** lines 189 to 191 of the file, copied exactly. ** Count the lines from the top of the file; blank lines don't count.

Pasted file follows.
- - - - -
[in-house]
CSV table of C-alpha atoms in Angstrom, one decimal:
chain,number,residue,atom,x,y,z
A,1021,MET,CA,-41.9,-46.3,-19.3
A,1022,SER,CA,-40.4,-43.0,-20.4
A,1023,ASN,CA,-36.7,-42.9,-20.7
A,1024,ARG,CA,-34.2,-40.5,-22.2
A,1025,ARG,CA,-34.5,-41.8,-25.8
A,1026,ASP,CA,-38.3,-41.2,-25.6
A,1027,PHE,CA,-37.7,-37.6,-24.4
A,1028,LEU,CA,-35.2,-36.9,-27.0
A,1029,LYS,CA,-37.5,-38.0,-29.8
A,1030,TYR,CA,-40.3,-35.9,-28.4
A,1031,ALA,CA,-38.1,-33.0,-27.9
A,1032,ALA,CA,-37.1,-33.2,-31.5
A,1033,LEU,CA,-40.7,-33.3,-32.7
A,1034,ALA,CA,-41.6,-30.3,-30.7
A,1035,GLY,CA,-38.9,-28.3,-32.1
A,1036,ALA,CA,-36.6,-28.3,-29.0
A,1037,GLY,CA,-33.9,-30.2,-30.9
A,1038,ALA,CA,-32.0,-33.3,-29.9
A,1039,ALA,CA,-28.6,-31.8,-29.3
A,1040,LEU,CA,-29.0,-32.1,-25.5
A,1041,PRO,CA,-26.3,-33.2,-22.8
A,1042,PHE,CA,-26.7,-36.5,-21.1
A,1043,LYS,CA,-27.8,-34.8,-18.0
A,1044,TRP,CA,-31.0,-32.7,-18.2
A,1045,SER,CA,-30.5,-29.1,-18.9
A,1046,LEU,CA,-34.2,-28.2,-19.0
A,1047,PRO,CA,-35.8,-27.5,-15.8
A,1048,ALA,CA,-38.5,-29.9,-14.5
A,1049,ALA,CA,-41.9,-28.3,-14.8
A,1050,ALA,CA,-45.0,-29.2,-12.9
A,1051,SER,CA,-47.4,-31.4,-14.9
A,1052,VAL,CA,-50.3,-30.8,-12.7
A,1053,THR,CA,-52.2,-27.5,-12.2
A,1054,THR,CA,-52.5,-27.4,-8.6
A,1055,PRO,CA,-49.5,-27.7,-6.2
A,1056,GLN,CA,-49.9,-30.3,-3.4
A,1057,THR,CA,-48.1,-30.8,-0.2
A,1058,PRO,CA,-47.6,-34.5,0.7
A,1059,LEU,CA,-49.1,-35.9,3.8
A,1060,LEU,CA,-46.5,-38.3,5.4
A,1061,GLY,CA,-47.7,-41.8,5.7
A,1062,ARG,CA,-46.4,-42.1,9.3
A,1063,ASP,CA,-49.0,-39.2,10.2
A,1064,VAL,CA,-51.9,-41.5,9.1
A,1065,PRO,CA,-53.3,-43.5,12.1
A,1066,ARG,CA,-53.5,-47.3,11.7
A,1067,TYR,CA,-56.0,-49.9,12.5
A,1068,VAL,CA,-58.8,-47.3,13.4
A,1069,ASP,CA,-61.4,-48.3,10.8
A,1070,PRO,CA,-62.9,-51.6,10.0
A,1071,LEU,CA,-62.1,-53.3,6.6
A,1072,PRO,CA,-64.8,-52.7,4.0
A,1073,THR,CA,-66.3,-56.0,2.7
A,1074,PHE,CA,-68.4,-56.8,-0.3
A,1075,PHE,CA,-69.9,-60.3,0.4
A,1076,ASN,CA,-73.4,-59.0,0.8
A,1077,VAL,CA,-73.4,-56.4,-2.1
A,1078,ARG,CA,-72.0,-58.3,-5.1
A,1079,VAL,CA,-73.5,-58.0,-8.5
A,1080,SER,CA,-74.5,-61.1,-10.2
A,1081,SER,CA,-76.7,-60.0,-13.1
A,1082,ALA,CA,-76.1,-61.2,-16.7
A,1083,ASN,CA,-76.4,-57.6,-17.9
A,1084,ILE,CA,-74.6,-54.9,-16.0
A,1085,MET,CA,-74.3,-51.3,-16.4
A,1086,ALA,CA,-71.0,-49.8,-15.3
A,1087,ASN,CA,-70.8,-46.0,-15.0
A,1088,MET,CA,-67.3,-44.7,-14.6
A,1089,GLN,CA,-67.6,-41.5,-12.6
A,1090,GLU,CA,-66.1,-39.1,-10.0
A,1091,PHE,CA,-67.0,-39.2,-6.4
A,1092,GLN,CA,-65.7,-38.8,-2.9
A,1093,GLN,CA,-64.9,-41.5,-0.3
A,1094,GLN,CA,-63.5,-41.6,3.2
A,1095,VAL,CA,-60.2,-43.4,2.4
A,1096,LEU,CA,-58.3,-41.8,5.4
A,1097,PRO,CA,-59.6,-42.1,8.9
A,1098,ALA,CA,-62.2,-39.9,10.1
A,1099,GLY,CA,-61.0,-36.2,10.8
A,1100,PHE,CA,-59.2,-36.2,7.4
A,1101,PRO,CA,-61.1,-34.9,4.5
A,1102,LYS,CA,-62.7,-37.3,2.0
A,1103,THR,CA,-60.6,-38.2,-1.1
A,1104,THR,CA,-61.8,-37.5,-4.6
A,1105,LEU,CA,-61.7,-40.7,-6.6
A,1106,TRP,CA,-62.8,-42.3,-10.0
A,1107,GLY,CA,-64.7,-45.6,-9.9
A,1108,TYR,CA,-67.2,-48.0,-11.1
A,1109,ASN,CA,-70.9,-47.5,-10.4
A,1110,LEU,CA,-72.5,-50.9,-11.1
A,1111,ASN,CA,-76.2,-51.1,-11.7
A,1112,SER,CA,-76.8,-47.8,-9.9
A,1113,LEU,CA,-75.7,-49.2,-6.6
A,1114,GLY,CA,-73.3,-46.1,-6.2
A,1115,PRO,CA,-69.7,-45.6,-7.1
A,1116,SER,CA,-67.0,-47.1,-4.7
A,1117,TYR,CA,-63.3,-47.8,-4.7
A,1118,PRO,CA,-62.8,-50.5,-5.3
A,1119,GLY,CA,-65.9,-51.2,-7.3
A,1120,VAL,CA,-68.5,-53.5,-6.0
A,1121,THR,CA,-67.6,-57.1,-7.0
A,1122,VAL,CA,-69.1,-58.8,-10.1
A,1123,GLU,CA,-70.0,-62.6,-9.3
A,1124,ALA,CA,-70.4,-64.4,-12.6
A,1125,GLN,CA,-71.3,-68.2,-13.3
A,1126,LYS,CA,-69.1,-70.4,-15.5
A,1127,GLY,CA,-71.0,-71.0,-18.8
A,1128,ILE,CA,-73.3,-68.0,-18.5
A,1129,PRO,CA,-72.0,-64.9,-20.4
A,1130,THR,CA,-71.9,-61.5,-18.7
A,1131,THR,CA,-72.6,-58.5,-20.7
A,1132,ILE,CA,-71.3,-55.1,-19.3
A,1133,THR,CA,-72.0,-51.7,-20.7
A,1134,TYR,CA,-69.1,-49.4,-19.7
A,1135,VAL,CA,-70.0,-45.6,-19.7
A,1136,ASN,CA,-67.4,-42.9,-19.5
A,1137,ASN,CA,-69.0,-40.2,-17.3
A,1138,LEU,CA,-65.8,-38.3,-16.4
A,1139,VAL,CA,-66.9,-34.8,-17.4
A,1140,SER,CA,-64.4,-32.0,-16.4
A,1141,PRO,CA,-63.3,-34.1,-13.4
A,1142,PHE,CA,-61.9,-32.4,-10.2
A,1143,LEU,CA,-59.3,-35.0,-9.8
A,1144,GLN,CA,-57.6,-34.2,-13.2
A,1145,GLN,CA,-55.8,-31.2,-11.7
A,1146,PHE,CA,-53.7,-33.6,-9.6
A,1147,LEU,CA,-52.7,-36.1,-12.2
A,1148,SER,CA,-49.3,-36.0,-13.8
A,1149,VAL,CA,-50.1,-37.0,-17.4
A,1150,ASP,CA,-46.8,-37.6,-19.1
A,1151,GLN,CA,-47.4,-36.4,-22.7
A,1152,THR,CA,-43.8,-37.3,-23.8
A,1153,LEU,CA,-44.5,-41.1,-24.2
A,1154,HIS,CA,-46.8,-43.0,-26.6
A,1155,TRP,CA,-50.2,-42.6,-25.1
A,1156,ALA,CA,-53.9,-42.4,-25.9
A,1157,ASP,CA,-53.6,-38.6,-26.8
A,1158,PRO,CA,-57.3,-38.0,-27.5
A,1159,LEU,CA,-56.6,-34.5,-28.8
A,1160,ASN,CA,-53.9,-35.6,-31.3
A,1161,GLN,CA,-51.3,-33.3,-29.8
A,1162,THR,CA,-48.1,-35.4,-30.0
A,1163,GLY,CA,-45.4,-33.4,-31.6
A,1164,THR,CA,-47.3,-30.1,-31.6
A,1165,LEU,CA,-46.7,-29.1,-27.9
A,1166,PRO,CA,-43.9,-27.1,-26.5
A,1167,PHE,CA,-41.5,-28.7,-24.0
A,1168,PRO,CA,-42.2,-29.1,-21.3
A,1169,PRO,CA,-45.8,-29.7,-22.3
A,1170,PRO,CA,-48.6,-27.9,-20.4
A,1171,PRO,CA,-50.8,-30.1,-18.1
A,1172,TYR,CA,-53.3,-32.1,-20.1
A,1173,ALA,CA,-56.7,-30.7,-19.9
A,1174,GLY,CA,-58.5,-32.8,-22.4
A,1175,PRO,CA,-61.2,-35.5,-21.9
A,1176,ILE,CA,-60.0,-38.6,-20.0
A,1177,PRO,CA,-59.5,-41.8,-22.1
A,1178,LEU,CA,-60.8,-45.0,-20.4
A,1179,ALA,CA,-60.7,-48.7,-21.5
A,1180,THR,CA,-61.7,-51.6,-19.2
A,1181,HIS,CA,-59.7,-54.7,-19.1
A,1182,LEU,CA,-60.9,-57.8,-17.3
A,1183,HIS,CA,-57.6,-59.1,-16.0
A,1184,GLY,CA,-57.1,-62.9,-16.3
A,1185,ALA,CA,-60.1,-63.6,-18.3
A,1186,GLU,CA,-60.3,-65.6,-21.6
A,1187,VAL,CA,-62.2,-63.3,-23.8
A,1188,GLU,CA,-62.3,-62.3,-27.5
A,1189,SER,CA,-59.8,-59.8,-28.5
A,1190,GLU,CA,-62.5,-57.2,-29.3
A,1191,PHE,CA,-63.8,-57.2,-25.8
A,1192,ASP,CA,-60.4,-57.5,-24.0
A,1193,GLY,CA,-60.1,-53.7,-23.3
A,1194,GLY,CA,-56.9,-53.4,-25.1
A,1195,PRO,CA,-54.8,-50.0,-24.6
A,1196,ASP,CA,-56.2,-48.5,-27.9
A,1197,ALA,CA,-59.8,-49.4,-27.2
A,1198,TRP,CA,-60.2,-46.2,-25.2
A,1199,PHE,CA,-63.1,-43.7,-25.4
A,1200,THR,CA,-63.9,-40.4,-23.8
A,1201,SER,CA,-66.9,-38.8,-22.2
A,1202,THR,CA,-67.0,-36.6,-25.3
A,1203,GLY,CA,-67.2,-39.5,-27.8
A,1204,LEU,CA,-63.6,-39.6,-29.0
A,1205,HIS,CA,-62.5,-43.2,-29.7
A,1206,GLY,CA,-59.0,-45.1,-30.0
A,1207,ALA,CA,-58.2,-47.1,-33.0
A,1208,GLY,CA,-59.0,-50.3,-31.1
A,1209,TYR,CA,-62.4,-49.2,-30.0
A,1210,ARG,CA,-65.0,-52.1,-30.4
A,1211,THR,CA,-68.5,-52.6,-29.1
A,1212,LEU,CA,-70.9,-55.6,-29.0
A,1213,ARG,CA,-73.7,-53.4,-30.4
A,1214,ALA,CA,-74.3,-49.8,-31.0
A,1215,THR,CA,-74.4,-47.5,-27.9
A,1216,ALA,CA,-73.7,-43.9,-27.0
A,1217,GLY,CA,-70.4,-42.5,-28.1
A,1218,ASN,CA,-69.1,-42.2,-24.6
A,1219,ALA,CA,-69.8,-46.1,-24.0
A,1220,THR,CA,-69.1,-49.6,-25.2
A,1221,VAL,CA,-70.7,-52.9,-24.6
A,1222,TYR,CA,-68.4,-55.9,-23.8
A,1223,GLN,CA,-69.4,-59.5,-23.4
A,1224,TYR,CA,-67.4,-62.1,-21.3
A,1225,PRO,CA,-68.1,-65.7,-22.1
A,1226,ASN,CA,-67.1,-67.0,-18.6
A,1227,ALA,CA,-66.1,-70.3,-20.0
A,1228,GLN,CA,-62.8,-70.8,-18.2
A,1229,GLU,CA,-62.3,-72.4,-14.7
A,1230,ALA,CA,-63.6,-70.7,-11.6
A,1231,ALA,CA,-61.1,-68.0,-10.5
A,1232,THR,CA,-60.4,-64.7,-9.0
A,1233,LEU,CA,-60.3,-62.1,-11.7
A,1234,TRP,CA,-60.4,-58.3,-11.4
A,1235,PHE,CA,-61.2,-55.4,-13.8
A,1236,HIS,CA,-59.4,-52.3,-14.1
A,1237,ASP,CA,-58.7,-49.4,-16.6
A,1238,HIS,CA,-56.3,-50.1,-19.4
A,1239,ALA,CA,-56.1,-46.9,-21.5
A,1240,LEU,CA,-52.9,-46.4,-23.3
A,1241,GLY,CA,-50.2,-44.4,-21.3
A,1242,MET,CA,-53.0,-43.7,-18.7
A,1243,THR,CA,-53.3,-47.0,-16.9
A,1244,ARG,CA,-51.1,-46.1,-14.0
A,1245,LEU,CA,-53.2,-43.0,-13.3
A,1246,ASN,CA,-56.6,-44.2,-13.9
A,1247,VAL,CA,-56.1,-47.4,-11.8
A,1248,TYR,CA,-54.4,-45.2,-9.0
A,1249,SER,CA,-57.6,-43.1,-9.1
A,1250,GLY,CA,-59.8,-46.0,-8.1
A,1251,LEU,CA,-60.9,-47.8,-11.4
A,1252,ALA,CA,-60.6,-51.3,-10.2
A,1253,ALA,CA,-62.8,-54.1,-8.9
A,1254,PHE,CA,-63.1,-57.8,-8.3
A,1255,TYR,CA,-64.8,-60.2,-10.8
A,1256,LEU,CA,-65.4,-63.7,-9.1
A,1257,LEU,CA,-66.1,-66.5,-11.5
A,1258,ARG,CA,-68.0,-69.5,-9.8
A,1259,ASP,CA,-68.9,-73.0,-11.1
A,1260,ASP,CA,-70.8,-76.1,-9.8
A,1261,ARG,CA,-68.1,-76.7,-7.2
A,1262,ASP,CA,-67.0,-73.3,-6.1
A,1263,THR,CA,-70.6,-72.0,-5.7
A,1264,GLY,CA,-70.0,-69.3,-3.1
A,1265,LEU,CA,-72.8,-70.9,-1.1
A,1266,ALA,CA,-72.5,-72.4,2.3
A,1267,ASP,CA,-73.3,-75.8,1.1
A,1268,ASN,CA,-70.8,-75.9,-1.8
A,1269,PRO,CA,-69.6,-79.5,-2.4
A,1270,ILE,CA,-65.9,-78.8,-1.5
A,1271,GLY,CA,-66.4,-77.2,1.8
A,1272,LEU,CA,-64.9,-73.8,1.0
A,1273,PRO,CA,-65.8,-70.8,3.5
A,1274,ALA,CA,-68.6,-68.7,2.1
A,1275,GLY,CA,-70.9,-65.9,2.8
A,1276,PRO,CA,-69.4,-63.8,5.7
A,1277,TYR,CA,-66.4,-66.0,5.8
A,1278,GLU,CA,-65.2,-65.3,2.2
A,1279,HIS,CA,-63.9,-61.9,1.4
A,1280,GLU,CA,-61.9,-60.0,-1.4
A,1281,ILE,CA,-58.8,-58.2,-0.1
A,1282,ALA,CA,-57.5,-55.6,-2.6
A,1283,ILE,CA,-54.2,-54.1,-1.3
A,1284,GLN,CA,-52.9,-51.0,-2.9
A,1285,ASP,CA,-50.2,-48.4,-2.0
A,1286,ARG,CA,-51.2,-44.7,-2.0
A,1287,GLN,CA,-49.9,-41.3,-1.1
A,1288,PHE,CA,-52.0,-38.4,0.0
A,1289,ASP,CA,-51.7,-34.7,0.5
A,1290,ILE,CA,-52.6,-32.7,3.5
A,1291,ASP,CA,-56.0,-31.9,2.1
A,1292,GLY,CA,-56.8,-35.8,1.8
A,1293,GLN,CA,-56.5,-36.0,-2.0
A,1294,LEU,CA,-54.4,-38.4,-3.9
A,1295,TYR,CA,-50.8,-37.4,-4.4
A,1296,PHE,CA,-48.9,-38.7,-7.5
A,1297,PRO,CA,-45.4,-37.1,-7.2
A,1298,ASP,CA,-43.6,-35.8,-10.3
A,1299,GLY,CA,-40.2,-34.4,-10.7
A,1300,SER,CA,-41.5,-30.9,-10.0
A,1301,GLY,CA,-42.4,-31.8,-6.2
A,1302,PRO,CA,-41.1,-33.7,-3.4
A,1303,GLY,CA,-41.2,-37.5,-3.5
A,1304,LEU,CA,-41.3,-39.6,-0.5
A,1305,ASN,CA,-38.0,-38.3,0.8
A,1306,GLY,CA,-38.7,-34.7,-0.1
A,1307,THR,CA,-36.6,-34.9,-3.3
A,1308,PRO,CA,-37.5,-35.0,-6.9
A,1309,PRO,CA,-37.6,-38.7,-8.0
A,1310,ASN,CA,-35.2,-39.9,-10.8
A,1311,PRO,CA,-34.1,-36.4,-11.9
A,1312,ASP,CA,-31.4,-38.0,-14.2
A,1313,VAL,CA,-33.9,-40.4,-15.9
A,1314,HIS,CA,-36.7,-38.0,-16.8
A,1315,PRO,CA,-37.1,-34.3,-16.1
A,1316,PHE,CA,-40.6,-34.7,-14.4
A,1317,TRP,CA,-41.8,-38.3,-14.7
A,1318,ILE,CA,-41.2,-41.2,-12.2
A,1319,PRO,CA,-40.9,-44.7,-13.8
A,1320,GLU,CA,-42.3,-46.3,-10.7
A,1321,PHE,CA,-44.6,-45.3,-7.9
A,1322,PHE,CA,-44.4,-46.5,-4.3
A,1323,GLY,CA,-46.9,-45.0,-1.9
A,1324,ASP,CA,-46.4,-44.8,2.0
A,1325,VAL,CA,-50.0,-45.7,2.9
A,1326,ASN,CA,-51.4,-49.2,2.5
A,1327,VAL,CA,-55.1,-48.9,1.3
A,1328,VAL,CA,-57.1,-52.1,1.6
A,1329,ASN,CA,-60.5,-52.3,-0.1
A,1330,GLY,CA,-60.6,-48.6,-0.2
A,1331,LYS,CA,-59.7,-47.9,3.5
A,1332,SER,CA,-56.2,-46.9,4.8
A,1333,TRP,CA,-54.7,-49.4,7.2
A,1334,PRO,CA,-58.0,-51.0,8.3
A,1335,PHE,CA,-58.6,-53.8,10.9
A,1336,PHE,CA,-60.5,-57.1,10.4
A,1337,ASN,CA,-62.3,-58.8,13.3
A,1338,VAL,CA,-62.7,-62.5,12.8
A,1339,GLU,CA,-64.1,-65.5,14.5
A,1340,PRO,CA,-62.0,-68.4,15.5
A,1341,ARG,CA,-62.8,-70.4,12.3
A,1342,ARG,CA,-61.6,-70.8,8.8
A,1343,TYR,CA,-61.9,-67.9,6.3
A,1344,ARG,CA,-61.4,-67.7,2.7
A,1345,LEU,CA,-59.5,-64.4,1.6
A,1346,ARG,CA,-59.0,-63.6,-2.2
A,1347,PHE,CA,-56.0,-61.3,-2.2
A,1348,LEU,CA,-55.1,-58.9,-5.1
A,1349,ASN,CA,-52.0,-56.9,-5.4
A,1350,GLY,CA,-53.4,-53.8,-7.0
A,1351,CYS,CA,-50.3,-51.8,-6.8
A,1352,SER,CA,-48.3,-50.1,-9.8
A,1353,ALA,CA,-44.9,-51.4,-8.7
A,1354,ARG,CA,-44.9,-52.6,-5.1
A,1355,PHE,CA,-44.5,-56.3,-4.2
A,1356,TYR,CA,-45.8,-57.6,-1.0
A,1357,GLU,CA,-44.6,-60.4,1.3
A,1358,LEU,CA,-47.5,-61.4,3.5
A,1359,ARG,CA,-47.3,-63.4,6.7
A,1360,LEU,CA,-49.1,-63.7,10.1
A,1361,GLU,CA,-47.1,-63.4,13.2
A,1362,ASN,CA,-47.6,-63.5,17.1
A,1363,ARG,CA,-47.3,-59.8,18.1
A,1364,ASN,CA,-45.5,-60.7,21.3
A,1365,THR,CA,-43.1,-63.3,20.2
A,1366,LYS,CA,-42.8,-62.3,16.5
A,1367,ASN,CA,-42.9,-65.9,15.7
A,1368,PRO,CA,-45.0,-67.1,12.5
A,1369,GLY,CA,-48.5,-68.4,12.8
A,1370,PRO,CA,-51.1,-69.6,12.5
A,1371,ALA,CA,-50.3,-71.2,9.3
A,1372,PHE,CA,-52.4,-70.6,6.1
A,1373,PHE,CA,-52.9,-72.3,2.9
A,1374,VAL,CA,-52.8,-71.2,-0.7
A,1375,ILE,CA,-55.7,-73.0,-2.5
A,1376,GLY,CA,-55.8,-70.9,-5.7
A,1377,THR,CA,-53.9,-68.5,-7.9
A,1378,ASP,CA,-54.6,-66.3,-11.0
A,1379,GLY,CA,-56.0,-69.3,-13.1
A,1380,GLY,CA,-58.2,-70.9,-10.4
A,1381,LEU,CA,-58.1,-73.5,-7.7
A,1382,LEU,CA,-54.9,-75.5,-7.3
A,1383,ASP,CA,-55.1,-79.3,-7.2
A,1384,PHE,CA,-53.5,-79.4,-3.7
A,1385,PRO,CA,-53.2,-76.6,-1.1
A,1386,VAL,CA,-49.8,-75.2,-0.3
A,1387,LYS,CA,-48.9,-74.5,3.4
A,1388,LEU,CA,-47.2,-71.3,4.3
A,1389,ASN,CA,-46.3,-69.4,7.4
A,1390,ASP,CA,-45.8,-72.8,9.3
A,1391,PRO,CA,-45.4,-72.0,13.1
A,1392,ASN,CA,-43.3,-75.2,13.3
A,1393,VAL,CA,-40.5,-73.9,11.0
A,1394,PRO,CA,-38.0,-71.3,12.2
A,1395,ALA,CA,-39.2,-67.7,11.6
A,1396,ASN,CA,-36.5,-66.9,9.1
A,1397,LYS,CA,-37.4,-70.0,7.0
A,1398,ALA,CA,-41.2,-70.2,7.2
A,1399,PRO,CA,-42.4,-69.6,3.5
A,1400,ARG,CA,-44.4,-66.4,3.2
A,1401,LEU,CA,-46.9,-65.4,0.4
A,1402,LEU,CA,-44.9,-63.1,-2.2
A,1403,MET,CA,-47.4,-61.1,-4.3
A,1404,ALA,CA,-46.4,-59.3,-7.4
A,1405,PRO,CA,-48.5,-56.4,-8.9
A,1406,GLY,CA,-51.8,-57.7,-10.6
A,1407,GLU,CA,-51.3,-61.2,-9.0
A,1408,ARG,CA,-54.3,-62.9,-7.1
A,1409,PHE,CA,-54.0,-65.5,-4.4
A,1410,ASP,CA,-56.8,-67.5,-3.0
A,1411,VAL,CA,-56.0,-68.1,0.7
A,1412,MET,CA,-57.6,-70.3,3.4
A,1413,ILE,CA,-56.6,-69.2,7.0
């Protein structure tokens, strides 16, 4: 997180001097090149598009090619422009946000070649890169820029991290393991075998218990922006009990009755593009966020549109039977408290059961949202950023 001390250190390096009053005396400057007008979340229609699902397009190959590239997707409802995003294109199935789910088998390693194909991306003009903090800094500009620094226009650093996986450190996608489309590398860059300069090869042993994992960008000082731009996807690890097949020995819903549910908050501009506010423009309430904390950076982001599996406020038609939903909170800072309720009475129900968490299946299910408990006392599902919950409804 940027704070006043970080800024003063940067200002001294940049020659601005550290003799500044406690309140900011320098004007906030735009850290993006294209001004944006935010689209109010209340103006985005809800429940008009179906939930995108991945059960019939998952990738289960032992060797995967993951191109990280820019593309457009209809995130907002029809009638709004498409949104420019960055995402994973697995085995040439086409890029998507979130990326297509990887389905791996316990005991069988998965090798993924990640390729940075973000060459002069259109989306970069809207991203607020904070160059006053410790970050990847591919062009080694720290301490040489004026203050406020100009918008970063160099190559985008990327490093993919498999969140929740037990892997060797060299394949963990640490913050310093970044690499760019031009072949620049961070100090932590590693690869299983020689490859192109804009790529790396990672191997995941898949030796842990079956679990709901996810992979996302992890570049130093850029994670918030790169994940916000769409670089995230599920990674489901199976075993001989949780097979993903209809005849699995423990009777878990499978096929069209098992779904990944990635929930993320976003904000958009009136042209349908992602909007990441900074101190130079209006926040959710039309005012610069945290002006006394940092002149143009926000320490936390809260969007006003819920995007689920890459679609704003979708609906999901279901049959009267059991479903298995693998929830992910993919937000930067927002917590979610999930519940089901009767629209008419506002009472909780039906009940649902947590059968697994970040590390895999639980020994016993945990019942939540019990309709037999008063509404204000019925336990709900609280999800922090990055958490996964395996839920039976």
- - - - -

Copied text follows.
A,1206,GLY,CA,-59.0,-45.1,-30.0
A,1207,ALA,CA,-58.2,-47.1,-33.0
A,1208,GLY,CA,-59.0,-50.3,-31.1